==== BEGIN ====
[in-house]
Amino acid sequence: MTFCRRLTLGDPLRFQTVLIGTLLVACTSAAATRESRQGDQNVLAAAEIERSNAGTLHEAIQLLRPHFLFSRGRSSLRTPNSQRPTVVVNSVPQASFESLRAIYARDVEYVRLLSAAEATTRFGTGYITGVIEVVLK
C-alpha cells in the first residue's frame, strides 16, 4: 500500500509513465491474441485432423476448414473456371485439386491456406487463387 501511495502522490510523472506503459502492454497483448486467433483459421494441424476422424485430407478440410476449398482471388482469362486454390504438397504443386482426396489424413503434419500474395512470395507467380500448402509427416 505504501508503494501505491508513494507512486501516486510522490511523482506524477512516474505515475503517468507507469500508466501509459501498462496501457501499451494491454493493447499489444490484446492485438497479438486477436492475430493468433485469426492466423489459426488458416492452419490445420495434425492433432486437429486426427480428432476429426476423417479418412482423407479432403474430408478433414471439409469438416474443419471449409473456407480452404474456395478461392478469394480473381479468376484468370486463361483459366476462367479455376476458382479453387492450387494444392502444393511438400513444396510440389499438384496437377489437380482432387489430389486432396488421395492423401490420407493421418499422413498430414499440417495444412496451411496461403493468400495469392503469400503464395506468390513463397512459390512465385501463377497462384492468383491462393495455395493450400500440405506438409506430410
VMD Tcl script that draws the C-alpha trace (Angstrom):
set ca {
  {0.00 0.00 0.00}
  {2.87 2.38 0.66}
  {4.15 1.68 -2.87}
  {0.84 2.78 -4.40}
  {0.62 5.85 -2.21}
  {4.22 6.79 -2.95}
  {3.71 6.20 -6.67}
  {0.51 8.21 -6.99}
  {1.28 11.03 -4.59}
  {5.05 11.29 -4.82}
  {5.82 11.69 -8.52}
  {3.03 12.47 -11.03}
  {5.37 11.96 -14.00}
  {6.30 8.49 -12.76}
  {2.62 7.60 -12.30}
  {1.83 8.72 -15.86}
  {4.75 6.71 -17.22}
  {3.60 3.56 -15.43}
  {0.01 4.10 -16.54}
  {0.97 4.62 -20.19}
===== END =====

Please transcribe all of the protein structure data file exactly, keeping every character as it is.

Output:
[in-house]
Amino acid sequence: MTFCRRLTLGDPLRFQTVLIGTLLVACTSAAATRESRQGDQNVLAAAEIERSNAGTLHEAIQLLRPHFLFSRGRSSLRTPNSQRPTVVVNSVPQASFESLRAIYARDVEYVRLLSAAEATTRFGTGYITGVIEVVLK
C-alpha cells in the first residue's frame, strides 16, 4: 500500500509513465491474441485432423476448414473456371485439386491456406487463387 501511495502522490510523472506503459502492454497483448486467433483459421494441424476422424485430407478440410476449398482471388482469362486454390504438397504443386482426396489424413503434419500474395512470395507467380500448402509427416 505504501508503494501505491508513494507512486501516486510522490511523482506524477512516474505515475503517468507507469500508466501509459501498462496501457501499451494491454493493447499489444490484446492485438497479438486477436492475430493468433485469426492466423489459426488458416492452419490445420495434425492433432486437429486426427480428432476429426476423417479418412482423407479432403474430408478433414471439409469438416474443419471449409473456407480452404474456395478461392478469394480473381479468376484468370486463361483459366476462367479455376476458382479453387492450387494444392502444393511438400513444396510440389499438384496437377489437380482432387489430389486432396488421395492423401490420407493421418499422413498430414499440417495444412496451411496461403493468400495469392503469400503464395506468390513463397512459390512465385501463377497462384492468383491462393495455395493450400500440405506438409506430410
VMD Tcl script that draws the C-alpha trace (Angstrom):
set ca {
  {0.00 0.00 0.00}
  {2.87 2.38 0.66}
  {4.15 1.68 -2.87}
  {0.84 2.78 -4.40}
  {0.62 5.85 -2.21}
  {4.22 6.79 -2.95}
  {3.71 6.20 -6.67}
  {0.51 8.21 -6.99}
  {1.28 11.03 -4.59}
  {5.05 11.29 -4.82}
  {5.82 11.69 -8.52}
  {3.03 12.47 -11.03}
  {5.37 11.96 -14.00}
  {6.30 8.49 -12.76}
  {2.62 7.60 -12.30}
  {1.83 8.72 -15.86}
  {4.75 6.71 -17.22}
  {3.60 3.56 -15.43}
  {0.01 4.10 -16.54}
  {0.97 4.62 -20.19}